• 1920s: The 1920s in the U.S. are known as the Roaring Twenties. They roared because the U.S. emerged, somewhat to its own surprise even, as a new superpower after WWI. It had sold plenty of armaments to Europe, and most of war-torn Europe was in its financial debt. America was not only rich, it was also culturally vibrant. Women had just gotten the vote in England and the U.S., and the French fashion genius Coco Chanel revolutionized women’s fashion. Flappers cut their hair and wore simple shifts that left them free to dance all night, and the new technology was awesome to contemplate: Phonographs, radios, planes, telephones and automobiles.

    1990s: The U.S. is still a so-called superpower, but in a much tighter global context. Technology has now delivered the computer and the internet, the latter facilitating this aforementioned global interconnectedness. And this, perhaps, is what seems really new, politically and economically, technologically and communicationally: for all of the U.S.’s wealth and power, there is the sense now that transnational financial ties are such that what happens in remote global markets can substantially affect U.S. fortunes. In effect, the need to be apprised of these wide-ranging global connections and relations is now a requirement, and the internet and other advanced communications networks are delivering this information.

For Further Reference

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Burgess, Anthony. Ernest Hemingway. Boston: Thames & Hudson, 1999. Burgess's eloquent and anecdotal recount of the life of Ernest Hemingway.

Hemingway, Ernest. The Complete Short Stories of Ernest Hemingway. New York: Simon & Schuster, 1987. This is the Finca Vigia Edition of all of Hemingway's published short stories.

Hotchner, A. E. Papa Hemingway: A Personal Memoir. New York: Carroll & Graf, 1999. This book chronicles the last fourteen years of Hemingway's life from a personal perspective and is the first book to reveal that Hemingway's 1961 death had been a suicide.

Phillips, Larry W., ed. Ernest Hemingway on Writing. New York: Touchstone Books, 1999. This book presents a selection of the author's thoughts on the craft of writing, culled from various letters, books, interviews, speeches, and an unpublished manuscript.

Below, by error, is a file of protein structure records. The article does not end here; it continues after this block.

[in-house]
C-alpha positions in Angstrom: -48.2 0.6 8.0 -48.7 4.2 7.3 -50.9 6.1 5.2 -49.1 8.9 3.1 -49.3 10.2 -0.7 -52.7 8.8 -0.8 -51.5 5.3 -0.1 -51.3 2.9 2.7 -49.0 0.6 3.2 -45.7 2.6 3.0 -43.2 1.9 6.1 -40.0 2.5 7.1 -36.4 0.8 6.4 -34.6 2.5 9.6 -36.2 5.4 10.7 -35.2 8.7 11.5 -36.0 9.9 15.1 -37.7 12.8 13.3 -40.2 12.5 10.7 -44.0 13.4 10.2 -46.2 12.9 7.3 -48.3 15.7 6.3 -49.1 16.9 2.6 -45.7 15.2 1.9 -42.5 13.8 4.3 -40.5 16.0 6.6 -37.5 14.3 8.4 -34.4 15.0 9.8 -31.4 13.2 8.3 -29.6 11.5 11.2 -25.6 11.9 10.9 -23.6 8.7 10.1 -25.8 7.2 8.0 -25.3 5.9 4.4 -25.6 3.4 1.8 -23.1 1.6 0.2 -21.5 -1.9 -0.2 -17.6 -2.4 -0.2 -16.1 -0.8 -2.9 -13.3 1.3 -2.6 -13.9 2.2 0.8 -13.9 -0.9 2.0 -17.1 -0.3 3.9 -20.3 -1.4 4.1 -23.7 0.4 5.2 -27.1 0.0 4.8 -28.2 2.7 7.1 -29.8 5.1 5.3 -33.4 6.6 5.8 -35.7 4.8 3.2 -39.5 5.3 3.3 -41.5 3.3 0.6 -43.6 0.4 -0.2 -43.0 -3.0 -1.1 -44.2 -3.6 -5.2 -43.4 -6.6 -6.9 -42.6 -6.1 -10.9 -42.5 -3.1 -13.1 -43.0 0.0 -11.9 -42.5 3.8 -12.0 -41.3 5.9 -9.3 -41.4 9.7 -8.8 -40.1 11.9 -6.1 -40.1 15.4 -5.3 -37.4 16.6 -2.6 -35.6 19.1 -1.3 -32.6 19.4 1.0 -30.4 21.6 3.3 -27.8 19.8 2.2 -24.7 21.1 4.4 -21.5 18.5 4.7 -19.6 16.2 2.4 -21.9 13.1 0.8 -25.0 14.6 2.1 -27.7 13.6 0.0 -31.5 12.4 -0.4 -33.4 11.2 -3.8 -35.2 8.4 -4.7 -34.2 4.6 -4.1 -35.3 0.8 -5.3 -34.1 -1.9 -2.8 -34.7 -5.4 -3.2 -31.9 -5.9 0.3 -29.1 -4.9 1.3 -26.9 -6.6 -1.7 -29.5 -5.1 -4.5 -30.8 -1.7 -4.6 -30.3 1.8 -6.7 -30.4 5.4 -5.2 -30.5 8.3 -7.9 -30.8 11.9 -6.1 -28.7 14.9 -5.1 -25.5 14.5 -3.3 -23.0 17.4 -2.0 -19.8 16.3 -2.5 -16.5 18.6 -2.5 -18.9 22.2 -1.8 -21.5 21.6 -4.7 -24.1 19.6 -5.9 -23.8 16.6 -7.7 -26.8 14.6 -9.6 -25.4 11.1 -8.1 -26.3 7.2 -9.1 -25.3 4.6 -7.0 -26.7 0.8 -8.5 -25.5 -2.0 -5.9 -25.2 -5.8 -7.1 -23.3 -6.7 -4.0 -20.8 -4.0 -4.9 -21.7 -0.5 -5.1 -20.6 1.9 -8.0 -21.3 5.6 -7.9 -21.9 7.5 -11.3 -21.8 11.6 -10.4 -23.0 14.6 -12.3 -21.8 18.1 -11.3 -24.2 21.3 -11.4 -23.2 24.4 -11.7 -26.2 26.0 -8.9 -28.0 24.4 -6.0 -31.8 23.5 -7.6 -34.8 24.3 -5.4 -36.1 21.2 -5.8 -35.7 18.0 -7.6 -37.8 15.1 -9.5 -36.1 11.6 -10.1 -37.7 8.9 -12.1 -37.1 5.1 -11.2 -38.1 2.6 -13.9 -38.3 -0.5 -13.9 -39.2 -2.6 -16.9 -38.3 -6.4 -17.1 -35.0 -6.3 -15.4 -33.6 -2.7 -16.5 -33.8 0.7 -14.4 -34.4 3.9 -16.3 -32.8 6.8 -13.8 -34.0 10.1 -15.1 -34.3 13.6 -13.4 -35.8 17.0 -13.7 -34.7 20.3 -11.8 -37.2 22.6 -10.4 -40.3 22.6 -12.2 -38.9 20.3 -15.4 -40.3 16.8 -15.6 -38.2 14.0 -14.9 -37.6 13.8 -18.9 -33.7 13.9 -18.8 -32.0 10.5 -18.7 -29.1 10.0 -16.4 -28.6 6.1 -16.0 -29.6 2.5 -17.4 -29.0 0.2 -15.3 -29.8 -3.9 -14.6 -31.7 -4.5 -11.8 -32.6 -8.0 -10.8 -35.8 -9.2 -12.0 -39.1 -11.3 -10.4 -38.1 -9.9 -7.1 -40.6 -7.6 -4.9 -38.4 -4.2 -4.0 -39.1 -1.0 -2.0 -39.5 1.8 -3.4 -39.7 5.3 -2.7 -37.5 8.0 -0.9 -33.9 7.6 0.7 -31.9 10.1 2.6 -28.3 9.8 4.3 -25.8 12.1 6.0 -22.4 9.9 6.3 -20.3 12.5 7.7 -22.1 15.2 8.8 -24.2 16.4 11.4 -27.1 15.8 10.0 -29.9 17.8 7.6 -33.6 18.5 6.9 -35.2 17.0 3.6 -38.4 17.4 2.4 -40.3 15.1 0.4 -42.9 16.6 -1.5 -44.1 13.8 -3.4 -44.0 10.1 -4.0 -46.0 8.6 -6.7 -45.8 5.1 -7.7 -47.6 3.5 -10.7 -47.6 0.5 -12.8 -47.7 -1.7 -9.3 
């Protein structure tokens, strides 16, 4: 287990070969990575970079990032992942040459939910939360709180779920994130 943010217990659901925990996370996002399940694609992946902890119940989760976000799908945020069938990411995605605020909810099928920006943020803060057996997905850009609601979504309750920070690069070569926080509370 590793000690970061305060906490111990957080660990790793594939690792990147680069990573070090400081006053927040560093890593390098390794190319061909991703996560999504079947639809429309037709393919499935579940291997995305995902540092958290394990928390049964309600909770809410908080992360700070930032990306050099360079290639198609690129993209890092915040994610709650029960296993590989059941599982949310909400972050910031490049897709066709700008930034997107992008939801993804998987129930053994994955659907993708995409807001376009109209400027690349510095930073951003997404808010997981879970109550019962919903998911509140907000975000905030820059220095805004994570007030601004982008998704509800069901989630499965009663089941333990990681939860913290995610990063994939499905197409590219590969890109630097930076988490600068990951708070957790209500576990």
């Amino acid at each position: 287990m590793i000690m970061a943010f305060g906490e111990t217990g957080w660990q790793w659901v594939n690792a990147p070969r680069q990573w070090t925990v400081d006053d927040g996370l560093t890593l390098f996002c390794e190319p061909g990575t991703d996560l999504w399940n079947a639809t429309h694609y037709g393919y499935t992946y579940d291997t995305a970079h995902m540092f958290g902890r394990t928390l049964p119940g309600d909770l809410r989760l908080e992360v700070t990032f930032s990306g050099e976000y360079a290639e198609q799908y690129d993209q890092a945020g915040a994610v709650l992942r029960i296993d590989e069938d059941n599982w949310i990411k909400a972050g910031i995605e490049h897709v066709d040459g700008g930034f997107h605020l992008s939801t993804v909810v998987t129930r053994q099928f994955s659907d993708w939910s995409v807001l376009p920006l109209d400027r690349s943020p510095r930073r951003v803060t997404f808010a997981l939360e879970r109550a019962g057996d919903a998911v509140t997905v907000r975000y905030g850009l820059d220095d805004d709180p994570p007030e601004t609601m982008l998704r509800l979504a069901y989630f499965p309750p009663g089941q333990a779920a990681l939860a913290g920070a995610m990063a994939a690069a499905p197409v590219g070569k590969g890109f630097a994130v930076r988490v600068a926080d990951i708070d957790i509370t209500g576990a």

Ross, Lillian. Portrait of Hemingway. New York: Modern Library, 1999. First published in 1950 at the height of Hemingway's career, this living biography chronicled the writer's career to date.

Bibliography and Further Reading

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Sources
Bennett, Warren. ‘‘Character, Irony, and Resolution in ‘A Clean, Well-Lighted Place.’” In America Literature, Vol. XLII, March, 1970, pp. 70-79.

Lewis, Wyndham. ‘‘The Dumb Ox: A Study of Ernest Hemingway.” In The American Review, Vol. III, June, 1934, pp. 302,312.

Perloff, Marjorie. ‘‘Modernist Studies.’’ In Redrawing the Boundaries: The Transformation of English and American Studies, edited by Stephen Greenblatt and Giles Gunn. New York: The Modern Language Association, 1992, pp. 154-178.

O'Connor, Frank. The Lonely Voice: A Study of the Short Story. Cleveland: World, 1963, pp. 156-69.

Further Reading
Fiedler, Leslie A. Love and Death in the American Novel. New York: Criterion Books, Inc., 1959. This is a classic in American literary criticism, and it contains a well-known chapter on gender and sexuality in Hemingway.

Hemingway, Ernest. ‘‘The Nobel Prize Speech.’’ In Mark Twain Journal, Vol. 11, Summer, 1962, p. 10. Hemingway’s acceptance speech.

Ross, Lillian. ‘‘How Do You Like It Now, Gentlemen?’’ In The New Yorker, May 13, 1950. A bravura period piece written at the height of Hemingway’s popularity.

Stanton, Edward F. Hemingway and Spain: A Pursuit. Seattle and London: University of Washington Press, 1989. An examination of Hemingway’s Spanish connection.

Wagner-Martin, Linda W. Hemingway: A Collection of Critical Essays. Cambridge: Cambridge University Press, 1987. This is a recent reference work (bibliography) which provides a welcome overview of Hemingway criticism. By flipping to the 1980s and 1990s, students can easily review the latest trends in Hemingway criticism.

Weeks, Robert P., ed. Hemingway: A Collection of Critical Essays. Englewood Cliffs: Prentice Hall, Inc., 1962. A student of Hemingway will do well to look at this volume of early essay in order to get a sense of the history of Hemingway criticism.

Young, Philip. Ernest Hemingway: A Reconsideration. University Park: Pennsylvania State University Press, 1966. An influential and innovative biographical study of Hemingway.

Bibliography

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Benson, Jackson J., ed. New Critical Approaches to the Short Stories of Ernest Hemingway. Durham, N.C.: Duke University Press, 1990.

Berman, Ronald. Fitzgerald, Hemingway, and the Twenties. Tuscaloosa: University of Alabama Press, 2001.

Bloom, Harold, ed. Ernest Hemingway. Philadelphia: Chelsea House, 2005.

Burgess, Anthony. Ernest Hemingway. New York: Thames and Hudson, 1999.

Flora, Joseph M. Ernest Hemingway: A Study of the Short Fiction. Boston: Twayne, 1989.

Hays, Peter L. Ernest Hemingway. New York: Continuum, 1990.

Hotchner, A. E. Papa Hemingway: A Personal Memoir. New ed. New York: Carroll & Graf, 1999.

Meyers, Jeffrey. Hemingway: A Biography. 1985. Reprint. New York: Da Capo Press, 1999.

Padura Fuentes, Leonardo. Adiós Hemingway. Translated by John King. New York: Canongate, 2005.

Reynolds, Michael. The Young Hemingway. New York: Blackwell, 1986.

Reynolds, Michael. Hemingway: The Paris Years. New York: Blackwell, 1989.

Reynolds, Michael. Hemingway: The Homecoming. New York: W. W. Norton, 1999.

Reynolds, Michael. Hemingway: The 1930’s. New York: W. W. Norton, 1997.

Reynolds, Michael. Hemingway: The Final Years. New York: W. W. Norton, 1999.

Rovit, Earl, and Arthur Waldhorn, eds. Hemingway and Faulkner in Their Time. New York: Continuum, 2005.

Wagner-Martin, Linda, ed. Hemingway: Seven Decades of Criticism. East Lansing: Michigan State University Press, 1998.